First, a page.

In compression systems, the stable operating range is limited by rotating stall and/or surge. Two distinct types of stall precursors can be observed prior to full scale instability: the development of long-wavelength modal waves or a short-wavelength, three-dimensional flow breakdown (so-called “spike” stall inception). The cause of the latter is not well understood; in axial machines it has been suggested that rotor blade-tip leakage flow plays an important role, but spikes have recently been observed in shrouded vaned diffusers of centrifugal compressors where these leakage flows are not present, suggesting an alternative mechanism may be at play. This paper investigates the onset of instability in a shrouded vaned diffuser from a highly loaded turbocharger centrifugal compressor and discusses the mechanisms thought to be responsible for the development of short-wavelength stall precursors. The approach combines unsteady 3D RANS simulations of an isolated vaned diffuser with previously obtained experimental results. The unsteady flow field simulation begins at the impeller exit radius, where flow is specified by a spanwise profile of flow angle and stagnation properties, derived from single-passage stage calculations but with flow pitchwise mixed. Through comparison with performance data from previous experiments and unsteady full-wheel simulations, it is shown that the diffuser is accurately matched to the impeller and the relevant flow features are well captured. Numerical forced response experiments are carried out to determine the diffuser dynamic behavior and point of instability onset. The unsteady simulations demonstrate the growth of short-wavelength precursors; the flow coefficient at which these occur, the rotation rate and circumferential extent agree with experimental measurements. Although the computational setup and domain limitations do not allow simulation of the fully developed spike nor full-scale instability, the model is sufficient to capture the onset of instability and allows the postulation of the following necessary conditions: (i) flow separation at the diffuser vane leading edge near the shroud endwall; (ii) radially reversed flow allowing vorticity shed from the leading edge to convect back into the vaneless space; and (iii) recirculation and accumulation of low stagnation pressure fluid in the vaneless space, increasing diffuser inlet blockage and leading to instability. Similarity exists with axial machines, where blade-tip leakage sets up endwall flow in the circumferential direction leading to flow breakdown and the inception of rotating stall. Rather than the tip leakage flows, the cause for circumferential endwall flow in the vaned diffuser is the combination of high swirl and the highly nonuniform spanwise flow profile at the impeller exit.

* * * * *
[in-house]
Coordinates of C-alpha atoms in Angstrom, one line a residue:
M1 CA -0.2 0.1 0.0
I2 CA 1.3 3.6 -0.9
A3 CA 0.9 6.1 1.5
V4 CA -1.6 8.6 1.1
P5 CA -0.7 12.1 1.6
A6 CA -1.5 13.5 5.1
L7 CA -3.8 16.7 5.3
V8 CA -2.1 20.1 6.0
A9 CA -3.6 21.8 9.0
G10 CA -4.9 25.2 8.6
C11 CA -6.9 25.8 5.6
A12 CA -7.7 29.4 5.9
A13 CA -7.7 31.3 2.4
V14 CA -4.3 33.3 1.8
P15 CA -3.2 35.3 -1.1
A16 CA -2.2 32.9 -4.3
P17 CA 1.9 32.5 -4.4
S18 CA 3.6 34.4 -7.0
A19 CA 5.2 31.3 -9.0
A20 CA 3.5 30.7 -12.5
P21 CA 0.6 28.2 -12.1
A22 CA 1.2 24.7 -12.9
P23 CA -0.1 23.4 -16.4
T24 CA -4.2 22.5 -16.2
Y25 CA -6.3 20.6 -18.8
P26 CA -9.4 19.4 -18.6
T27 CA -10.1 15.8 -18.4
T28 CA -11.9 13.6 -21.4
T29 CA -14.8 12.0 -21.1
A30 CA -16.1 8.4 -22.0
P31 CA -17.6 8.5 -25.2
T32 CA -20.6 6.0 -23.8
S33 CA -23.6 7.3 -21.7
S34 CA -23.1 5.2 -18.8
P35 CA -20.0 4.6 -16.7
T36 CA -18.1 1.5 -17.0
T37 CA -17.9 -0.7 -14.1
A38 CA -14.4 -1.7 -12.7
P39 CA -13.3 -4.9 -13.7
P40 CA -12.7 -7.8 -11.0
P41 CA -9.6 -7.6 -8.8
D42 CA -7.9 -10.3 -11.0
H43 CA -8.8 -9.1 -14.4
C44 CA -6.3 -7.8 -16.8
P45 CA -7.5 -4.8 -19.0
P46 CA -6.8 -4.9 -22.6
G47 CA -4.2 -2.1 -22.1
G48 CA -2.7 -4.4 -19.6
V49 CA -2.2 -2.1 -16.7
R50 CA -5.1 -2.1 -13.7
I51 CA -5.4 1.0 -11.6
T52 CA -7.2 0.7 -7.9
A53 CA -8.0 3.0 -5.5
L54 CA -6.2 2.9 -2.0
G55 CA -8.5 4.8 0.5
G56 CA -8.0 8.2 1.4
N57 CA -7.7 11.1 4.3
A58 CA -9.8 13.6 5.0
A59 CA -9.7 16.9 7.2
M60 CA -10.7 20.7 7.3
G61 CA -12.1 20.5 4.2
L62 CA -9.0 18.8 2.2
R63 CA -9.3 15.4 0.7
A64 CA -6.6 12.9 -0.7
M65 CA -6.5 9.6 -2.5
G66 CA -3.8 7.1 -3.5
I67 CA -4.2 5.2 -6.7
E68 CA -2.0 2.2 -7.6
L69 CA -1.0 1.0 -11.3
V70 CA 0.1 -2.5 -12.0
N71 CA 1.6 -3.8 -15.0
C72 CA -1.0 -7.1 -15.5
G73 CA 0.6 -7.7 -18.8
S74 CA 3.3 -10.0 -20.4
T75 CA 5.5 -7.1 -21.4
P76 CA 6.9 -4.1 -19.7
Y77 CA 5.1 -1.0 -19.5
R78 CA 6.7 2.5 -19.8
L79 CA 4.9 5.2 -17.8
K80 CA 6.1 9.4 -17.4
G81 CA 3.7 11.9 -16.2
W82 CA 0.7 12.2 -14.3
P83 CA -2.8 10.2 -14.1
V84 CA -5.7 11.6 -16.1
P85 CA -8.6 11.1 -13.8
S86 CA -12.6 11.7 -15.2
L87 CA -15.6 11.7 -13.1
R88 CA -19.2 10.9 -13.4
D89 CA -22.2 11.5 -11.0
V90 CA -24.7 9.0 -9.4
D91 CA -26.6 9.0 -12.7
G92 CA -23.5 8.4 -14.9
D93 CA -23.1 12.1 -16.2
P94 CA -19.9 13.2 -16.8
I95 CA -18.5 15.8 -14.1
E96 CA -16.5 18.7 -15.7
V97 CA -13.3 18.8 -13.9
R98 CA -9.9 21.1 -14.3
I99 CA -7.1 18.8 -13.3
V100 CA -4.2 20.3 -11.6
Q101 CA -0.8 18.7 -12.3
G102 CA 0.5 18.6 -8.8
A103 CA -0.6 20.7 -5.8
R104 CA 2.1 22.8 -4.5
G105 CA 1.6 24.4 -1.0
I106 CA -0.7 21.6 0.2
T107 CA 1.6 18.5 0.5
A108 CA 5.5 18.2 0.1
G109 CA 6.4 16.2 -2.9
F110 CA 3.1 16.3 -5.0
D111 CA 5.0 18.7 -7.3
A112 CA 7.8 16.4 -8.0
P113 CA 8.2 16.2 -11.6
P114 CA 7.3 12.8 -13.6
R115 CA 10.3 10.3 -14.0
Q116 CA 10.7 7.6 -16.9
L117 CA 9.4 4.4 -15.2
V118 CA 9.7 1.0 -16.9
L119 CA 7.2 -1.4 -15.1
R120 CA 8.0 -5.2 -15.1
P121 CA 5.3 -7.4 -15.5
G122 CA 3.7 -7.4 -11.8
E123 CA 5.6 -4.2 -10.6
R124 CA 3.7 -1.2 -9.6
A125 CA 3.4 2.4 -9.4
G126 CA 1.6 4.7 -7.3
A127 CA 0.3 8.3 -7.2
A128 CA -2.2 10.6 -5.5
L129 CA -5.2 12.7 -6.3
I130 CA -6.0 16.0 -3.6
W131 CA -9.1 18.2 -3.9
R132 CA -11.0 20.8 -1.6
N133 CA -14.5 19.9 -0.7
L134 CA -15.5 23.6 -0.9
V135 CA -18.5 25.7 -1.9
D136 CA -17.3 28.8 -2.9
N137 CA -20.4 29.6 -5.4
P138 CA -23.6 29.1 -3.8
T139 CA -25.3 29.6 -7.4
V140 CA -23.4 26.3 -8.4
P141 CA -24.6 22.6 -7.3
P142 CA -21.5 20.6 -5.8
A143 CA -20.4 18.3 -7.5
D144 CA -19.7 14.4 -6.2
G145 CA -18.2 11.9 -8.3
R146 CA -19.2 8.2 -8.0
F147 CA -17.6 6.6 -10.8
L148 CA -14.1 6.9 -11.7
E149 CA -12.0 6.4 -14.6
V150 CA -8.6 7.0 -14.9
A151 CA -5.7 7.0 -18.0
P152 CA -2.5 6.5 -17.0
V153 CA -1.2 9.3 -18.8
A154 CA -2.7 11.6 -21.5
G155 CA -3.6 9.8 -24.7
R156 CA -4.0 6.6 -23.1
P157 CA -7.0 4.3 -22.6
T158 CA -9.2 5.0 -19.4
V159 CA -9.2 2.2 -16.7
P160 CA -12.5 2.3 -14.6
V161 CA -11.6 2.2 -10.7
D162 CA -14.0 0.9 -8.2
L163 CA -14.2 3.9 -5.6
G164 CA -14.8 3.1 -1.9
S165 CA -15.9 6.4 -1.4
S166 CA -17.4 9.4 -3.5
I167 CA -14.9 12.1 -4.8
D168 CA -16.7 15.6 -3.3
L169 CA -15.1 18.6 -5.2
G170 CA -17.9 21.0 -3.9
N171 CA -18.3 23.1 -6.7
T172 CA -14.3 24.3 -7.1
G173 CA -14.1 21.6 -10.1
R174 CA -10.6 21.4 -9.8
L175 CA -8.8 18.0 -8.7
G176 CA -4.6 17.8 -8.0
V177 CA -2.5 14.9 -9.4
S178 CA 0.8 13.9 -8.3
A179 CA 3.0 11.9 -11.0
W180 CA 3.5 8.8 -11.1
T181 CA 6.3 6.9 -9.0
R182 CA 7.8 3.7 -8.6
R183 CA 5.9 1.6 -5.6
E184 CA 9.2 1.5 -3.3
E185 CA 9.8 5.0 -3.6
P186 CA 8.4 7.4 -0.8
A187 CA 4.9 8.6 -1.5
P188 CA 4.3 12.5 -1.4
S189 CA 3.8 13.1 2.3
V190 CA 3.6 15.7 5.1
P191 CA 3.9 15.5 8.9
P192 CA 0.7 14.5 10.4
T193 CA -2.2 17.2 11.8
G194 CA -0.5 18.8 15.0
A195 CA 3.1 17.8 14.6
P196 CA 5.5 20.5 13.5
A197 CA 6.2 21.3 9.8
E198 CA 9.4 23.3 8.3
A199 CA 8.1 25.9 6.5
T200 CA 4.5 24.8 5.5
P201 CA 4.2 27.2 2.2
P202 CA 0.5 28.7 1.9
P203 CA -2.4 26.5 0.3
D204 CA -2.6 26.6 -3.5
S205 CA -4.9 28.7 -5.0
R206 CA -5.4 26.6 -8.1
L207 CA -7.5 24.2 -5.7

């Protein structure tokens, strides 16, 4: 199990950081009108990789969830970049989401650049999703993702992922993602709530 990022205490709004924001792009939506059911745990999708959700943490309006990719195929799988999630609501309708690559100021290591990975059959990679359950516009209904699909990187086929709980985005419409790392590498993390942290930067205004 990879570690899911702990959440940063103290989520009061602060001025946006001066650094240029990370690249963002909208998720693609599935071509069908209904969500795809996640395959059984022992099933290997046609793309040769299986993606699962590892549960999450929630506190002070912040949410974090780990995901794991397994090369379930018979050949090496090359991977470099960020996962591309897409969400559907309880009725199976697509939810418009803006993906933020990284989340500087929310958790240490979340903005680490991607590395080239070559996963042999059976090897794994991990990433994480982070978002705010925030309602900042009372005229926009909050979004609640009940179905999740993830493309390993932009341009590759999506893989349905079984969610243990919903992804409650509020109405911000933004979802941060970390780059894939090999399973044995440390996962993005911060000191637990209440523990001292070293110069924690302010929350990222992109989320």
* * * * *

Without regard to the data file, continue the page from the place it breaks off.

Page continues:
An Investigation of Stall Inception in Centrifugal Compressor Vaned Diffuser1
Winner of the “Best Paper Award” Turbomachinery Committee.
Contributed by the International Gas Turbine Institute (IGTI) of ASME for publication in the JOURNAL OF TURBOMACHINERY. Manuscript received July 21, 2011; final manuscript received August 31, 2011; published online November 5, 2012. Editor: David Wisler.
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Everitt, J. N., and Spakovszky, Z. S. (November 5, 2012). "An Investigation of Stall Inception in Centrifugal Compressor Vaned Diffuser1." ASME. J. Turbomach. January 2013; 135(1): 011025. https://doi.org/10.1115/1.4006533
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